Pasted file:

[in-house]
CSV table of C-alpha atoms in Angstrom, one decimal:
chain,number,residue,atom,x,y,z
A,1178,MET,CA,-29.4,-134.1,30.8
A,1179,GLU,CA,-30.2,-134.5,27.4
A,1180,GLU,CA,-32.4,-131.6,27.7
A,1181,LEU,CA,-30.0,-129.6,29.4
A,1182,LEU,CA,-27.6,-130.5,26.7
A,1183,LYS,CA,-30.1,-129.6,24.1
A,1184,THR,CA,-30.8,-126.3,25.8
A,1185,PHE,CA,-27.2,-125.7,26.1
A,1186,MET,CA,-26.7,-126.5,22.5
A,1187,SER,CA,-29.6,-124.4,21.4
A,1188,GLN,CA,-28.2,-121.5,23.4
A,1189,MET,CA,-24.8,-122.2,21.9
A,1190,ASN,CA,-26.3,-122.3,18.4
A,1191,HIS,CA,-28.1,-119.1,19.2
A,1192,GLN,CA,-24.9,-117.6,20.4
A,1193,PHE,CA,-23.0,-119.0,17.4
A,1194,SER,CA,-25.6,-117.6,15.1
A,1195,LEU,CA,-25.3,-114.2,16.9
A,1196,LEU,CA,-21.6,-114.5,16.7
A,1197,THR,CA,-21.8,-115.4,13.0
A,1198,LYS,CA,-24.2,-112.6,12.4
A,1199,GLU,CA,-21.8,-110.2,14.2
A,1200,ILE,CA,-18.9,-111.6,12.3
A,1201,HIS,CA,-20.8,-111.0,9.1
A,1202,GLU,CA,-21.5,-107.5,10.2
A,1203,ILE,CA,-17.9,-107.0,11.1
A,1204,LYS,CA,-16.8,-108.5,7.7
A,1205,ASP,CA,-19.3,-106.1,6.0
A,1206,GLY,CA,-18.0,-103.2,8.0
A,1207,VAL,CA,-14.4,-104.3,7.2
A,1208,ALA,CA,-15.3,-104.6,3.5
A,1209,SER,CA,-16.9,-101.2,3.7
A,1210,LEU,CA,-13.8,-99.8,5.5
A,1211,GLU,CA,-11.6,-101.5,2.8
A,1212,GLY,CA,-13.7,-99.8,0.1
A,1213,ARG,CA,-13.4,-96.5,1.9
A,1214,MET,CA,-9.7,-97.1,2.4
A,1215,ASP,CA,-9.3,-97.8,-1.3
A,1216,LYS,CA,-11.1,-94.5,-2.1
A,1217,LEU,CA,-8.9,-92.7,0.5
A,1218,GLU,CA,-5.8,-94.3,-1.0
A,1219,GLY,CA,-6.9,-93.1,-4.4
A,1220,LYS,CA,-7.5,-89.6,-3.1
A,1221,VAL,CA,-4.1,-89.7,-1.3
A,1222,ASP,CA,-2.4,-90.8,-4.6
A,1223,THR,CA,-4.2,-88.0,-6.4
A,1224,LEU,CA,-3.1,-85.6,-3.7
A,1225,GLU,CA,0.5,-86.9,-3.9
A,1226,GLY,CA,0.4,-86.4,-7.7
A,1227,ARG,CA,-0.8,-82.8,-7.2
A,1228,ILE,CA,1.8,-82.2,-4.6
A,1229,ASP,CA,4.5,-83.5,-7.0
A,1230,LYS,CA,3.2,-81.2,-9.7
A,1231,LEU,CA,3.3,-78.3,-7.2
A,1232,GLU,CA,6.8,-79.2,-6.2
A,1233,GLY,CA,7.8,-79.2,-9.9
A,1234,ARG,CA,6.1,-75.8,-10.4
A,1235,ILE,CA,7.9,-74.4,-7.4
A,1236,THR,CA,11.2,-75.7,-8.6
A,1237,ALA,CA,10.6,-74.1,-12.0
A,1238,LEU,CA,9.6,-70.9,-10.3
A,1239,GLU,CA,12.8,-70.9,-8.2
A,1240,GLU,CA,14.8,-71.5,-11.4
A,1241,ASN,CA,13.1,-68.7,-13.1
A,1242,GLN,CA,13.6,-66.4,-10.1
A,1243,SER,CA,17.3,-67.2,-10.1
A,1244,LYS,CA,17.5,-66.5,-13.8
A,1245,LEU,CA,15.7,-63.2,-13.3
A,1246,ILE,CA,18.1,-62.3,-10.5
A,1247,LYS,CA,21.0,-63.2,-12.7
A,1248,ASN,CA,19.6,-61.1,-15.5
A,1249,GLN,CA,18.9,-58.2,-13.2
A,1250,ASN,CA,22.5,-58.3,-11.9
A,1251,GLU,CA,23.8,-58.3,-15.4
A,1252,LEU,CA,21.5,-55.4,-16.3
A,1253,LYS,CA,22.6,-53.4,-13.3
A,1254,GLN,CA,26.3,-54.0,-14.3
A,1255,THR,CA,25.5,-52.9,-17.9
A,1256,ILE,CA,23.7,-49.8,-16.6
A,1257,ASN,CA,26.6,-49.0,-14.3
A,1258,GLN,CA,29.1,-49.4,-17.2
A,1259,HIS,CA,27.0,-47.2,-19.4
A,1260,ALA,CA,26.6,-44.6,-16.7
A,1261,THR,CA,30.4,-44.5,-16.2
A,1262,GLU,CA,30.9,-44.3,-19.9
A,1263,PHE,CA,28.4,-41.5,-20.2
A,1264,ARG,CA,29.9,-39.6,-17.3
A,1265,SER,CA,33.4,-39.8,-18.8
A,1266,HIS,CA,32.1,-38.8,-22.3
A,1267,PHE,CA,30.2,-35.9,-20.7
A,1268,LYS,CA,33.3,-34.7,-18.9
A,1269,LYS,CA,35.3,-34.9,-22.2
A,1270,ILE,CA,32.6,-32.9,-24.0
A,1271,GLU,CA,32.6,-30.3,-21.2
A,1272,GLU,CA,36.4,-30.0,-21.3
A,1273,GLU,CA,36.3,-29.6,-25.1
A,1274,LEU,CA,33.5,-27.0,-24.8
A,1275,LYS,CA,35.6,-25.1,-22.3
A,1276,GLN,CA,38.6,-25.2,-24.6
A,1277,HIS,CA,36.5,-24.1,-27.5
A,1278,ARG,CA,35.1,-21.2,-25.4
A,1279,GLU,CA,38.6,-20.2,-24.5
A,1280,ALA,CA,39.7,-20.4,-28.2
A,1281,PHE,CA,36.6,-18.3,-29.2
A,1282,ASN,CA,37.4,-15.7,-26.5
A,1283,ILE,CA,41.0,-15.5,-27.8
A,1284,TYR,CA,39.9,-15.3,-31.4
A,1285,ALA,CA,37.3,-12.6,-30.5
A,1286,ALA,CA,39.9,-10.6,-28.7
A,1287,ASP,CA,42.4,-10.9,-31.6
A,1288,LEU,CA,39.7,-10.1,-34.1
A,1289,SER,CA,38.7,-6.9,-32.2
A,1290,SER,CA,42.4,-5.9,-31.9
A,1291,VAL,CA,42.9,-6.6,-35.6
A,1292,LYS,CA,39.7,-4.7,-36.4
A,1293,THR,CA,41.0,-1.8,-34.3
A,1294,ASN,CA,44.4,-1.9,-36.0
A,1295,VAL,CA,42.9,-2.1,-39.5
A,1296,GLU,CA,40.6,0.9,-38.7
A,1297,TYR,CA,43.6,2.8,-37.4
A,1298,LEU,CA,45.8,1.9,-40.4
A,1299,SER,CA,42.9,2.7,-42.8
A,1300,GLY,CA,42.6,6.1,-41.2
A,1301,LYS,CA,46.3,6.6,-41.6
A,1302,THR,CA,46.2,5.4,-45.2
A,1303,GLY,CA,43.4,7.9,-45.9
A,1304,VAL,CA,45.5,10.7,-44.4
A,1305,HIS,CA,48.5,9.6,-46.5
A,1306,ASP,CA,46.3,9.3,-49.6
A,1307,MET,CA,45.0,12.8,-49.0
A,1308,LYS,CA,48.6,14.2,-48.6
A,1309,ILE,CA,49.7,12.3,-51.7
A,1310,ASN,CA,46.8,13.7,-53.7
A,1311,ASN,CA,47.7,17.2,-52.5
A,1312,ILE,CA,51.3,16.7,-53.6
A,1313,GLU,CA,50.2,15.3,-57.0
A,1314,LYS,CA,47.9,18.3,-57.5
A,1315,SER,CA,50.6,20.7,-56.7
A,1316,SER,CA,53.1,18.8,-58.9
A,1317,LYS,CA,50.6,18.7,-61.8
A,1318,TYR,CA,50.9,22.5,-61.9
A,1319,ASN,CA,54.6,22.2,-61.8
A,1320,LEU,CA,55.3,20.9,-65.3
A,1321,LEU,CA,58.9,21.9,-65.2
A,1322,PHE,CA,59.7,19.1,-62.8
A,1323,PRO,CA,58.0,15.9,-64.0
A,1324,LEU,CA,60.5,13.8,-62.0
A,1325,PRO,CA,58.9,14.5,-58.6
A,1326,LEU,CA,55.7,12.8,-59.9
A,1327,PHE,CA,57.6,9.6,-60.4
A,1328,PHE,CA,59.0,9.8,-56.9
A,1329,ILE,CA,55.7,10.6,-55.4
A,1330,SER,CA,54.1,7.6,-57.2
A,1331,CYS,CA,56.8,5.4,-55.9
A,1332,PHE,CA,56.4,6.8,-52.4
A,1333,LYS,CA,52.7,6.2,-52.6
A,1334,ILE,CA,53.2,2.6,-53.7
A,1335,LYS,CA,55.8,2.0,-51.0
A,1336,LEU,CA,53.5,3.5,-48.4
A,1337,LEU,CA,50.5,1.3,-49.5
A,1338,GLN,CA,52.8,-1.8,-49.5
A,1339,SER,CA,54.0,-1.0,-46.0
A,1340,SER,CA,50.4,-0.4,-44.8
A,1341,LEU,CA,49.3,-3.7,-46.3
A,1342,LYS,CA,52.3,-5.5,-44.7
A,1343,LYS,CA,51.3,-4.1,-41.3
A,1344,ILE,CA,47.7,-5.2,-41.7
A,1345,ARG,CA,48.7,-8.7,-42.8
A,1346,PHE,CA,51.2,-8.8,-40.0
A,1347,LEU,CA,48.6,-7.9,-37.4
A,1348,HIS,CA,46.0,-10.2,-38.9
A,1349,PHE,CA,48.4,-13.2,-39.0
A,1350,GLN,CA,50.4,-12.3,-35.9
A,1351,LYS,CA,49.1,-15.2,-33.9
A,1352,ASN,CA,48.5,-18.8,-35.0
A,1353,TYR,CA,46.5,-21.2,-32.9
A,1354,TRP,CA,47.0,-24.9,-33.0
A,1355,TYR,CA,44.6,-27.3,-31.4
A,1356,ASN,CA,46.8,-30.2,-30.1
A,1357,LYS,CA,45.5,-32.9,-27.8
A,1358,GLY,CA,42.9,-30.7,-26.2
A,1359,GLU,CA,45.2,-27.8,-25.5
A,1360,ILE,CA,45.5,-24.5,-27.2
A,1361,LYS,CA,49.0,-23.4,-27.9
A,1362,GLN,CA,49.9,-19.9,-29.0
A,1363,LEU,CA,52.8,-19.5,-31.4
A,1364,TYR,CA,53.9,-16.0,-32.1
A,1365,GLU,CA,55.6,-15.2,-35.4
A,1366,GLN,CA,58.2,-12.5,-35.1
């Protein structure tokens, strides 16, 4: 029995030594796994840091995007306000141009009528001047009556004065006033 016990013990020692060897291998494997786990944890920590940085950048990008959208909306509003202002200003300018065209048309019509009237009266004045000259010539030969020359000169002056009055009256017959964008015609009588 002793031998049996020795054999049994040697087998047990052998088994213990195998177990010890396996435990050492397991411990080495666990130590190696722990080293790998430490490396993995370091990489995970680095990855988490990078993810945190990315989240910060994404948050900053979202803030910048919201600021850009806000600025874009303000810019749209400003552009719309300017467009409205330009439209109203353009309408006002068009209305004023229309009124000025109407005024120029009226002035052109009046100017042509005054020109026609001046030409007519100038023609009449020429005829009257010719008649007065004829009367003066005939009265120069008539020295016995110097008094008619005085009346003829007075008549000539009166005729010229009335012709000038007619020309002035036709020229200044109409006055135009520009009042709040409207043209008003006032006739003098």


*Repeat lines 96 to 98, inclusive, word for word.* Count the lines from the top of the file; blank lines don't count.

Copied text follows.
A,1270,ILE,CA,32.6,-32.9,-24.0
A,1271,GLU,CA,32.6,-30.3,-21.2
A,1272,GLU,CA,36.4,-30.0,-21.3